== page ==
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Just a day after Rep. Charlie Rangel (D-NY) challenged the Washington Post to produce the letters he'd allegedly written on official stationary seeking cash for the academic center bearing his name, the newspaper has come through -- posting four such missives on their website.

Rangel uses his congressional letterhead and says he wants to "schedule a meeting" to talk about the Charles B. Rangel Center for Public Service. The letters don't explicitly state that he is seeking money.

They include:

* March 2007 letter requesting a meeting with David Rockefeller; the Rockefeller Brothers Fund donated $50,000 to CCNY

* March 2007 letter requesting meeting with Maurice R. "Hank" Greenberg, chairman of C.V. Starr Foundation; the foundation donated $5 million to CCNY

* March 2007 letter requesting a meeting with Donald Trump; Trump has not donated to the project

* June 2005 letter to about 100 foundation leaders seeking "a dialogue with you on the funding of the Rangel Center concept in the coming weeks and months." The letter helped generate contributions totaling more than $1.6 million from four foundations.

As we've reported , former Attorney General John Ashcroft was on the Hill yesterday, testifying before the House Judiciary Committee.

Ashcroft's testimony called into question the timeline of the CIA interrogations and suggested that perhaps torture began before it was authorized by the DOJ. But it also shed some light on the DOJ's thought process about the authorization of the interrogations to begin with.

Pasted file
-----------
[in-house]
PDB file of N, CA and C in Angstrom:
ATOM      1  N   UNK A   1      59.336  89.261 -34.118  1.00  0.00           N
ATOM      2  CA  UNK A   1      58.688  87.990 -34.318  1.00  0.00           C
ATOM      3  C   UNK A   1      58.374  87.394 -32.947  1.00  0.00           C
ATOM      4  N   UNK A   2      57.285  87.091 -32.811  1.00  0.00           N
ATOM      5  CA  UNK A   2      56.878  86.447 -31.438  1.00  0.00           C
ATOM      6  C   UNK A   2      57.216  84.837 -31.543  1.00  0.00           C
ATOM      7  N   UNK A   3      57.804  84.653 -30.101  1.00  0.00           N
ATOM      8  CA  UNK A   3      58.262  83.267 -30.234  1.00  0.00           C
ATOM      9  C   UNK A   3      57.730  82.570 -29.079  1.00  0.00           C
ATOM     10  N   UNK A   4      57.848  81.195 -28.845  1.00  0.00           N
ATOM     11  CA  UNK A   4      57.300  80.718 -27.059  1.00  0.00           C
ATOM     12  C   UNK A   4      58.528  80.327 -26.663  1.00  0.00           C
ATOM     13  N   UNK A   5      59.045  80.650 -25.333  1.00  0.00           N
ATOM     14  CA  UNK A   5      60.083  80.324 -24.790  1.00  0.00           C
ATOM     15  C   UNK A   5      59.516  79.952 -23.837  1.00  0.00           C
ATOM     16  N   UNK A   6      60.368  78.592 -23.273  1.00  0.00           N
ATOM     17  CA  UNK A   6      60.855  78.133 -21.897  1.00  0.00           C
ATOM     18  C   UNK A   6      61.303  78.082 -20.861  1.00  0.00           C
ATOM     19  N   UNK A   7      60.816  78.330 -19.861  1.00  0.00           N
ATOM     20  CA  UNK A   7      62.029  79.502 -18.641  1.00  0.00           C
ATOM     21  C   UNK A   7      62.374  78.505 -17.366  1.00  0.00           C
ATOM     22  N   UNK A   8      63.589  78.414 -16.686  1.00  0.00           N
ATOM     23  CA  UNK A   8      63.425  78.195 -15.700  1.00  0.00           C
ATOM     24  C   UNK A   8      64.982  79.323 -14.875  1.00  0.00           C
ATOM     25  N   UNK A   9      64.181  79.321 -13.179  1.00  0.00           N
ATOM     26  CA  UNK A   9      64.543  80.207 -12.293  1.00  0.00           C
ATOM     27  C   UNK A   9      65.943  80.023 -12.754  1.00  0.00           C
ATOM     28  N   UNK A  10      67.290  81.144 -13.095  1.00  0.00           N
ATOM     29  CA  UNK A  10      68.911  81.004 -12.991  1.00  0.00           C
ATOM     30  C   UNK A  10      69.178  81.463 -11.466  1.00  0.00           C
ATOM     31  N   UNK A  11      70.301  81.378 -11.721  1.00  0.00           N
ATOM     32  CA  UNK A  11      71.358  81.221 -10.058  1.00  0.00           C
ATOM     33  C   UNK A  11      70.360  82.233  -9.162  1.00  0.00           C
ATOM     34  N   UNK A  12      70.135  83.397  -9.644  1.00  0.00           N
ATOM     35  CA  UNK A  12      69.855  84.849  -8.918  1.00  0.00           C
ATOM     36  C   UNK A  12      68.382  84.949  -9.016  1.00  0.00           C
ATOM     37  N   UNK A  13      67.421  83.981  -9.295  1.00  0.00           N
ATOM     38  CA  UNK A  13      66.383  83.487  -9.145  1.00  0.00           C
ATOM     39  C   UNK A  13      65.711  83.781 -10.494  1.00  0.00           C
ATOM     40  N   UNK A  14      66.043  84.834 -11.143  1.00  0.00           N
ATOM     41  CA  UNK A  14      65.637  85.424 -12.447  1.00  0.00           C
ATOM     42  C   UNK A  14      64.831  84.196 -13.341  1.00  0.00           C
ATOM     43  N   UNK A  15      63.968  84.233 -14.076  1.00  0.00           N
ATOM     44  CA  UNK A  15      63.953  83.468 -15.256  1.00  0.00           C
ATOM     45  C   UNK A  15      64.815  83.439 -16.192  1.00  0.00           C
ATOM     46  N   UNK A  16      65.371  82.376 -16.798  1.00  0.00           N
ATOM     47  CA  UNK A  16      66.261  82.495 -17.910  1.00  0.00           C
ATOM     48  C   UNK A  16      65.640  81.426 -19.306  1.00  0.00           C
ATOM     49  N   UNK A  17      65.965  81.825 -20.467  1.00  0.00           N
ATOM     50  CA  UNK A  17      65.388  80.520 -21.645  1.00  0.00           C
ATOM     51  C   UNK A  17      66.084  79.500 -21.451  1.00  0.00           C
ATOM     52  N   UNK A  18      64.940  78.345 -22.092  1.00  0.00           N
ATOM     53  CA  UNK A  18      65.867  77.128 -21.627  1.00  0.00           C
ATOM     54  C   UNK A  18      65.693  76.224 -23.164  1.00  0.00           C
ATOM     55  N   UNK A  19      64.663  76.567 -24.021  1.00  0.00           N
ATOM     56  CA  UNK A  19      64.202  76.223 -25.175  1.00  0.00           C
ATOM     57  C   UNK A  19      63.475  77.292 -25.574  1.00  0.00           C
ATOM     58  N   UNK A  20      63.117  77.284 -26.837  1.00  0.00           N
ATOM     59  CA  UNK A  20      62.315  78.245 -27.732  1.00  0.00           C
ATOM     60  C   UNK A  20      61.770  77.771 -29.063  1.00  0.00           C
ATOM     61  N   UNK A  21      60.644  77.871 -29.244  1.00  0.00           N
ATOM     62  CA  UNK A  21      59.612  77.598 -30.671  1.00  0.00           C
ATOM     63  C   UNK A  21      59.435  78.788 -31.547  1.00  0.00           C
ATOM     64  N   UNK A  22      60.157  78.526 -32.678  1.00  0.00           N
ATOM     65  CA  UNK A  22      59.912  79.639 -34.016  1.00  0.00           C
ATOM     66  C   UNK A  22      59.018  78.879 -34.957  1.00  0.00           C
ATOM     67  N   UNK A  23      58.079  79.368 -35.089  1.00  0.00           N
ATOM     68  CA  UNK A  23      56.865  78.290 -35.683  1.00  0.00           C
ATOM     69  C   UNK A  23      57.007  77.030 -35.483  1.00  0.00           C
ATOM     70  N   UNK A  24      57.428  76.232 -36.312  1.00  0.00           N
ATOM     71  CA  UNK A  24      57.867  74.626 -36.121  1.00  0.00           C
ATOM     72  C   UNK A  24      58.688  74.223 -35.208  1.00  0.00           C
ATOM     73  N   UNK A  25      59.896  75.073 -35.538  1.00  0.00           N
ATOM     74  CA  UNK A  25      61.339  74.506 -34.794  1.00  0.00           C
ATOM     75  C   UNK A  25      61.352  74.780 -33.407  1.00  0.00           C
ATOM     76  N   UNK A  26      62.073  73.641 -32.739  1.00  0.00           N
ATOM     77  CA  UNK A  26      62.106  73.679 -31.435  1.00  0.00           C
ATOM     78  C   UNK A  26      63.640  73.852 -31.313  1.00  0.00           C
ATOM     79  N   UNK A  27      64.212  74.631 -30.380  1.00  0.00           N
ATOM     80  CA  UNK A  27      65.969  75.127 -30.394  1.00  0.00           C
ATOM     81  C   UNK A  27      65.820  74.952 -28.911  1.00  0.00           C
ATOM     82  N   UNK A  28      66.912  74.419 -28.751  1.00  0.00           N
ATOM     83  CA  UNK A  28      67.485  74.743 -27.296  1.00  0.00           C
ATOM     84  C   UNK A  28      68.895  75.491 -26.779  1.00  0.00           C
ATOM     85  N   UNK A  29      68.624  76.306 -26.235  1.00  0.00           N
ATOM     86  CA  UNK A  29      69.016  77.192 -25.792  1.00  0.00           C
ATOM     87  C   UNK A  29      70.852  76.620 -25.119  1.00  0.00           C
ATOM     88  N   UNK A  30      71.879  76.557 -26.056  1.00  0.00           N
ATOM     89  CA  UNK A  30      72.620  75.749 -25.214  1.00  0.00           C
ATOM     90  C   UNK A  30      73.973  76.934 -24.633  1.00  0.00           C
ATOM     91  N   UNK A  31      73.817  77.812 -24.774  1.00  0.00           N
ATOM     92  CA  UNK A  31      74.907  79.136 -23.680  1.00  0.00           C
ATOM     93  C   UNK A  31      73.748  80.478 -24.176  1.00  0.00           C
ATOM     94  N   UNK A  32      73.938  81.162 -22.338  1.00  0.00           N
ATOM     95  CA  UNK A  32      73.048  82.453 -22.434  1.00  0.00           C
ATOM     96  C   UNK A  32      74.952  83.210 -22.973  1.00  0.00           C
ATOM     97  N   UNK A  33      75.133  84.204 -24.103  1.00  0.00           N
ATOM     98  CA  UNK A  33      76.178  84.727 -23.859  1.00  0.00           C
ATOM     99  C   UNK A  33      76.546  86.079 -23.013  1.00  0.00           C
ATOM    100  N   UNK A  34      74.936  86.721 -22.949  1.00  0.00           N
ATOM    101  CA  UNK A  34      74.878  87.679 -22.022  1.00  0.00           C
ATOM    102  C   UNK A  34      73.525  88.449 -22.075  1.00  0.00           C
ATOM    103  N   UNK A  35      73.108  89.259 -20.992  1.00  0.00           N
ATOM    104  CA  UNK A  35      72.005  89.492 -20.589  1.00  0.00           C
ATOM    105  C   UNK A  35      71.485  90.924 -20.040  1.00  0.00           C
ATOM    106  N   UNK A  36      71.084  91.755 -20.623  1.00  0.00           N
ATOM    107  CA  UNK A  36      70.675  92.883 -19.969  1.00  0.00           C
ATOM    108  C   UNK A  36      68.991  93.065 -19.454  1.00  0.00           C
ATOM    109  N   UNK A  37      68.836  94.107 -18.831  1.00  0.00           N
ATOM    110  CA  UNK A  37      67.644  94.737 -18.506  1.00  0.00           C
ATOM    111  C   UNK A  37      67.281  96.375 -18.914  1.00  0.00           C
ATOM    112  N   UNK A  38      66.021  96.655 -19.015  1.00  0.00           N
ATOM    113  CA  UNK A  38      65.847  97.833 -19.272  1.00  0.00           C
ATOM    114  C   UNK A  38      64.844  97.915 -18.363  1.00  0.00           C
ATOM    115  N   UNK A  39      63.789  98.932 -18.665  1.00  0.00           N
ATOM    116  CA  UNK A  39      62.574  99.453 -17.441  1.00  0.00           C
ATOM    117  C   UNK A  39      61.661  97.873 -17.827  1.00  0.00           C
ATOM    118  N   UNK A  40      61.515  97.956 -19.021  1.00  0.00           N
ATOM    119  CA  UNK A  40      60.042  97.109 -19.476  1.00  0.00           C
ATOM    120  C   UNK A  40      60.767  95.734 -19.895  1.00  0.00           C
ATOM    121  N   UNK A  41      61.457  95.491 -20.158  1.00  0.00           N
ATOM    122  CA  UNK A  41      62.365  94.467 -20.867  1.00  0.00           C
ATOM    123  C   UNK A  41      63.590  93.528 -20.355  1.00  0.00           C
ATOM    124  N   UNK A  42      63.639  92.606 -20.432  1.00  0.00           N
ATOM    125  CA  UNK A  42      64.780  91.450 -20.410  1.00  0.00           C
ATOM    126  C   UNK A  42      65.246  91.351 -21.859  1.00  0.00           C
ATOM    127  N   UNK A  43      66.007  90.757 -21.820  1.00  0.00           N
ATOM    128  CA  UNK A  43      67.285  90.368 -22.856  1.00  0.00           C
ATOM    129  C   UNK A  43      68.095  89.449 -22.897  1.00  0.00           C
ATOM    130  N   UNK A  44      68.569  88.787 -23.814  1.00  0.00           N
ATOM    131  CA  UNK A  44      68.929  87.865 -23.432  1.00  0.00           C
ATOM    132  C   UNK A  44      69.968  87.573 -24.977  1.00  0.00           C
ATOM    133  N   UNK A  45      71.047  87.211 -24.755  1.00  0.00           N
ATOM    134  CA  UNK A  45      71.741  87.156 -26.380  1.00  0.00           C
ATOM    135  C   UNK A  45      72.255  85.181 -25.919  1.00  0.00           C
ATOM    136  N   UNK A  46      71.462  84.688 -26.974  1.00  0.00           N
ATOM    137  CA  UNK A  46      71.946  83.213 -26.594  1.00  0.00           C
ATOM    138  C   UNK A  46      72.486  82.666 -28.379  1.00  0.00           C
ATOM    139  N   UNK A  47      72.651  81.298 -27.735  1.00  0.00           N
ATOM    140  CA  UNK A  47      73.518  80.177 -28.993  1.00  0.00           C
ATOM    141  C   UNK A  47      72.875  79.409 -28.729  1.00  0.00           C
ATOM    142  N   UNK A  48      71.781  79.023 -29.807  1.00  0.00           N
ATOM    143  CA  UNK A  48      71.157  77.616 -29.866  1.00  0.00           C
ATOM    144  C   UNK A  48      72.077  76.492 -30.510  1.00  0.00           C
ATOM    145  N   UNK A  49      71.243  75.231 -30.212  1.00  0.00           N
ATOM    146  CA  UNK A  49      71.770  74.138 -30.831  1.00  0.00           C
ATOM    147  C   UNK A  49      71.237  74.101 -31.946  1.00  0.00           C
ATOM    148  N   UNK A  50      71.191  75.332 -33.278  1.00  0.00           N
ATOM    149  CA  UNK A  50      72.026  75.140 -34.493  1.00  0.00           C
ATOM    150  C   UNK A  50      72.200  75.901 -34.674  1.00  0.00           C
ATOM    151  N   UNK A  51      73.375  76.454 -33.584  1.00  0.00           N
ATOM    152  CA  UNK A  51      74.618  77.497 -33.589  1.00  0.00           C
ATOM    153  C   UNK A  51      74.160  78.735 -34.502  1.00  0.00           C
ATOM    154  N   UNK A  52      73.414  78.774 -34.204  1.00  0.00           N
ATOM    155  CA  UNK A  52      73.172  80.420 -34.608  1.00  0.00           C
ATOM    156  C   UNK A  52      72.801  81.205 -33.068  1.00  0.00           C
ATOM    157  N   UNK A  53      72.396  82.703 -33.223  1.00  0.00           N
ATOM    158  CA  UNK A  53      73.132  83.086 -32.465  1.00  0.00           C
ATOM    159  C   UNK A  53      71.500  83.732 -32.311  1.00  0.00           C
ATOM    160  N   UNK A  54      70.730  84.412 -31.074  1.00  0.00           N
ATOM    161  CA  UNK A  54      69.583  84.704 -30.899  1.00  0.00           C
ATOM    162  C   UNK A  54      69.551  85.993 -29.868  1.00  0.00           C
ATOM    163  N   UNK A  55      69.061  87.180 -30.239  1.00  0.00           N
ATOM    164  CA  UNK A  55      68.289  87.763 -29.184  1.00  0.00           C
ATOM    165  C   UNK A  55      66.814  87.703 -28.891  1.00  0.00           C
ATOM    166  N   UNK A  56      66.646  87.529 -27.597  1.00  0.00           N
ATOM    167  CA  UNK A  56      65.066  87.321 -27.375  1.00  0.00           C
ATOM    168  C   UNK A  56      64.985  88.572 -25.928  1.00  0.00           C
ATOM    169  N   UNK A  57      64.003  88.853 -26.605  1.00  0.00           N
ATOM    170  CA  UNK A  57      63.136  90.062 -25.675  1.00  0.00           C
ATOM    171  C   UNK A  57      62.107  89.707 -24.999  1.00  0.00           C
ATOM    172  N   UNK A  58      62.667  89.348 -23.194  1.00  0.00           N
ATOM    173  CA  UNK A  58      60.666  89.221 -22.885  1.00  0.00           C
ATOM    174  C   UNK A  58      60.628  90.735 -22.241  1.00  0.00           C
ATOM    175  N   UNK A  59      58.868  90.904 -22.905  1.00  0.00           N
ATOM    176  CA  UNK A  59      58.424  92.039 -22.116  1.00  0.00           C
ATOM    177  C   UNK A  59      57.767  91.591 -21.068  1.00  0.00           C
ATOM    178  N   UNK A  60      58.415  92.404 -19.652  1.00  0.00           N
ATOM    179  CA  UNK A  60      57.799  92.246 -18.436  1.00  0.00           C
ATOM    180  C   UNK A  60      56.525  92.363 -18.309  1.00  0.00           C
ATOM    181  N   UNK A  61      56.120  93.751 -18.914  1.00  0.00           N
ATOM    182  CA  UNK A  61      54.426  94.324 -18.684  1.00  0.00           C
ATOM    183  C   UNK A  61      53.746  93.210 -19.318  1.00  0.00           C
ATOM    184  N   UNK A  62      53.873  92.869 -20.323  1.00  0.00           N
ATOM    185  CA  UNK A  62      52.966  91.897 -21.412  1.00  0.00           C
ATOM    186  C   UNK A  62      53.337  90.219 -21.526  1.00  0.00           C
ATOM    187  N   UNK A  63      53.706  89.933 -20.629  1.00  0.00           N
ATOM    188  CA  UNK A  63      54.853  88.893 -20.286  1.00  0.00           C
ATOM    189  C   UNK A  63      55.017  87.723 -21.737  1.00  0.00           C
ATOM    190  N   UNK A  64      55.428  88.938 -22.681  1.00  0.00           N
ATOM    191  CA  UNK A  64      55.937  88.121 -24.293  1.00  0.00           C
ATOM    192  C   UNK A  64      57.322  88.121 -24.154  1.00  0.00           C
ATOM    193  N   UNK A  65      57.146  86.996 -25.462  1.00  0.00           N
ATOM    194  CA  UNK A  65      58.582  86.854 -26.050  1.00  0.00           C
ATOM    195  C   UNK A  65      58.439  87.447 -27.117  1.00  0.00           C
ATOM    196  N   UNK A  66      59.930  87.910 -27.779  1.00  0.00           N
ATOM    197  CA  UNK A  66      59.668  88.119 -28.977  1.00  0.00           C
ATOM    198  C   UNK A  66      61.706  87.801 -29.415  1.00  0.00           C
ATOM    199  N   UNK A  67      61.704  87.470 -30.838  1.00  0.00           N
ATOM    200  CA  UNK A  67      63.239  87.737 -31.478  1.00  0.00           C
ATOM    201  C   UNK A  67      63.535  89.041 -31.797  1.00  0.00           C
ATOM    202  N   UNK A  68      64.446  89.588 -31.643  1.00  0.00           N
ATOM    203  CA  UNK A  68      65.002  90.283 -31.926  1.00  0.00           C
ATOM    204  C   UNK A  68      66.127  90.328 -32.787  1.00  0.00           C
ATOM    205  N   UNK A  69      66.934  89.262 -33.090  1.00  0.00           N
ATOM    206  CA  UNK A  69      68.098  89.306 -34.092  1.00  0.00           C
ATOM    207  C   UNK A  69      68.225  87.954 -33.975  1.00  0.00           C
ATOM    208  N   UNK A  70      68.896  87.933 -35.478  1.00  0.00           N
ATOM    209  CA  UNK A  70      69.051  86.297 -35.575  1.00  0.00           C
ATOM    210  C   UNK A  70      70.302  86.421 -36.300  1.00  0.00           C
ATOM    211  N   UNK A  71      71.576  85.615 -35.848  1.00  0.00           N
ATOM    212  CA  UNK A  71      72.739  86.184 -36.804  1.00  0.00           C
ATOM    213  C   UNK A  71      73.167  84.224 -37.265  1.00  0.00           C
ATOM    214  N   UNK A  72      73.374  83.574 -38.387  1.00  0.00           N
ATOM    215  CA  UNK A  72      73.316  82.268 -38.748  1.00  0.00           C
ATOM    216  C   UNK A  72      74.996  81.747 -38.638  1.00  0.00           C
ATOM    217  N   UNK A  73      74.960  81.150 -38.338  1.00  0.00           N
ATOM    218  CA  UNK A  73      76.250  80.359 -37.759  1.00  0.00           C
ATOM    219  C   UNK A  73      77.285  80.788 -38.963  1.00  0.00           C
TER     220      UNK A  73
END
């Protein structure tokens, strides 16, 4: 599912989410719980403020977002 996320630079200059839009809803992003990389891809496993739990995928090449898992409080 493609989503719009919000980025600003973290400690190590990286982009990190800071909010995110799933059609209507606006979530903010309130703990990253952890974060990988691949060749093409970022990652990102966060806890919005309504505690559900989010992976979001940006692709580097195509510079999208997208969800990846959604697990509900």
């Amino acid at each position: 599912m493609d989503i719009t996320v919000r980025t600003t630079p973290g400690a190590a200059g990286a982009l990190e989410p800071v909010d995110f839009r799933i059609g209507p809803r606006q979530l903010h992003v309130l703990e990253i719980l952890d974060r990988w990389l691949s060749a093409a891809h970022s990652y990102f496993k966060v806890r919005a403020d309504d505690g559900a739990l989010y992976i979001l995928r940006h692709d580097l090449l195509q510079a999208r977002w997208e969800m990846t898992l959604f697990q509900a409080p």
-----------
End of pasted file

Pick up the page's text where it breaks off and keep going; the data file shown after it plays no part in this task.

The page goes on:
It was during Ashcroft's years as attorney general that the infamous "torture" memos were written. The memos approved the use of waterboarding and other forms of interrogation as long as they did not "cause pain similar in intensity to that caused by death or organ failure."

While Ashcroft approved the memos initially, he later withdrew them out of concern that they overstepped the bounds of executive authority, a decision that he described this way:

It wasn't a hard decision for me to - when they came to me, and I came to the conclusion that these were genuine concerns - get about the business of correcting it.


Just one week ago the committee was host to the current Attorney General Michael Mukasey.

And just like Mukasey, Ashcroft was ever the artful dodger, citing a lack of memory, executive privilege or the classified nature of the information as reasons why he could not answer lawmakers' questions.